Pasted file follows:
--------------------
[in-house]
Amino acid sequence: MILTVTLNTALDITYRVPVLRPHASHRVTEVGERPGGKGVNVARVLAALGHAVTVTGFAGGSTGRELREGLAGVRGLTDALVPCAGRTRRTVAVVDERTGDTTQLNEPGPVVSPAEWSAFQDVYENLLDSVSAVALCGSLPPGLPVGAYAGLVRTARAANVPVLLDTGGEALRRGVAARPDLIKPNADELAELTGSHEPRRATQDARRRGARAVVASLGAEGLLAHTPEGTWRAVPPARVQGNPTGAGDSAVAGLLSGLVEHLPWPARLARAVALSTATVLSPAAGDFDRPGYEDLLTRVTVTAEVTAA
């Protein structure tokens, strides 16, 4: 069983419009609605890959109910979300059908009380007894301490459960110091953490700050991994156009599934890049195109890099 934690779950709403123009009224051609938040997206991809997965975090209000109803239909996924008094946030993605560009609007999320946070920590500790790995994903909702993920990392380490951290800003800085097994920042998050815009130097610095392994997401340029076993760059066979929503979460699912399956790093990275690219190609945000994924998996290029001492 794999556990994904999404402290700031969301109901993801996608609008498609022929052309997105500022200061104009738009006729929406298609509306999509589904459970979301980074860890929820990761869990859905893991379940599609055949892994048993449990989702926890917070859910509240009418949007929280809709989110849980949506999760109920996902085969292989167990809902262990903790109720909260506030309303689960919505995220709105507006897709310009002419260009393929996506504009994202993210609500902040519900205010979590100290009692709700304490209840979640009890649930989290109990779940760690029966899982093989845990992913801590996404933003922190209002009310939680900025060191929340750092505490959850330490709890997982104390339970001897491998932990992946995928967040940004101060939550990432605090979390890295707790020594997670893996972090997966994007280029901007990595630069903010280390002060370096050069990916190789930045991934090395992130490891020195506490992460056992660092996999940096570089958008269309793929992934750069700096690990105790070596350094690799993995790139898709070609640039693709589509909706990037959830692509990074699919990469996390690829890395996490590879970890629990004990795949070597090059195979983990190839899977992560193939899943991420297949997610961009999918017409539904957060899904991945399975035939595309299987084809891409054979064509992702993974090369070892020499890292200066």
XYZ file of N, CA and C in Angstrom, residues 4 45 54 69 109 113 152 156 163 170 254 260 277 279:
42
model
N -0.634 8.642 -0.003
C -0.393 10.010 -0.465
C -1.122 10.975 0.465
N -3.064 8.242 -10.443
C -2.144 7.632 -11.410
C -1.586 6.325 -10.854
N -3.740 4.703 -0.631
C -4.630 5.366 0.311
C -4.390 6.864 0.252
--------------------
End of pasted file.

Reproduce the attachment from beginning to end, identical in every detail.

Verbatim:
[in-house]
Amino acid sequence: MILTVTLNTALDITYRVPVLRPHASHRVTEVGERPGGKGVNVARVLAALGHAVTVTGFAGGSTGRELREGLAGVRGLTDALVPCAGRTRRTVAVVDERTGDTTQLNEPGPVVSPAEWSAFQDVYENLLDSVSAVALCGSLPPGLPVGAYAGLVRTARAANVPVLLDTGGEALRRGVAARPDLIKPNADELAELTGSHEPRRATQDARRRGARAVVASLGAEGLLAHTPEGTWRAVPPARVQGNPTGAGDSAVAGLLSGLVEHLPWPARLARAVALSTATVLSPAAGDFDRPGYEDLLTRVTVTAEVTAA
């Protein structure tokens, strides 16, 4: 069983419009609605890959109910979300059908009380007894301490459960110091953490700050991994156009599934890049195109890099 934690779950709403123009009224051609938040997206991809997965975090209000109803239909996924008094946030993605560009609007999320946070920590500790790995994903909702993920990392380490951290800003800085097994920042998050815009130097610095392994997401340029076993760059066979929503979460699912399956790093990275690219190609945000994924998996290029001492 794999556990994904999404402290700031969301109901993801996608609008498609022929052309997105500022200061104009738009006729929406298609509306999509589904459970979301980074860890929820990761869990859905893991379940599609055949892994048993449990989702926890917070859910509240009418949007929280809709989110849980949506999760109920996902085969292989167990809902262990903790109720909260506030309303689960919505995220709105507006897709310009002419260009393929996506504009994202993210609500902040519900205010979590100290009692709700304490209840979640009890649930989290109990779940760690029966899982093989845990992913801590996404933003922190209002009310939680900025060191929340750092505490959850330490709890997982104390339970001897491998932990992946995928967040940004101060939550990432605090979390890295707790020594997670893996972090997966994007280029901007990595630069903010280390002060370096050069990916190789930045991934090395992130490891020195506490992460056992660092996999940096570089958008269309793929992934750069700096690990105790070596350094690799993995790139898709070609640039693709589509909706990037959830692509990074699919990469996390690829890395996490590879970890629990004990795949070597090059195979983990190839899977992560193939899943991420297949997610961009999918017409539904957060899904991945399975035939595309299987084809891409054979064509992702993974090369070892020499890292200066």
XYZ file of N, CA and C in Angstrom, residues 4 45 54 69 109 113 152 156 163 170 254 260 277 279:
42
model
N -0.634 8.642 -0.003
C -0.393 10.010 -0.465
C -1.122 10.975 0.465
N -3.064 8.242 -10.443
C -2.144 7.632 -11.410
C -1.586 6.325 -10.854
N -3.740 4.703 -0.631
C -4.630 5.366 0.311
C -4.390 6.864 0.252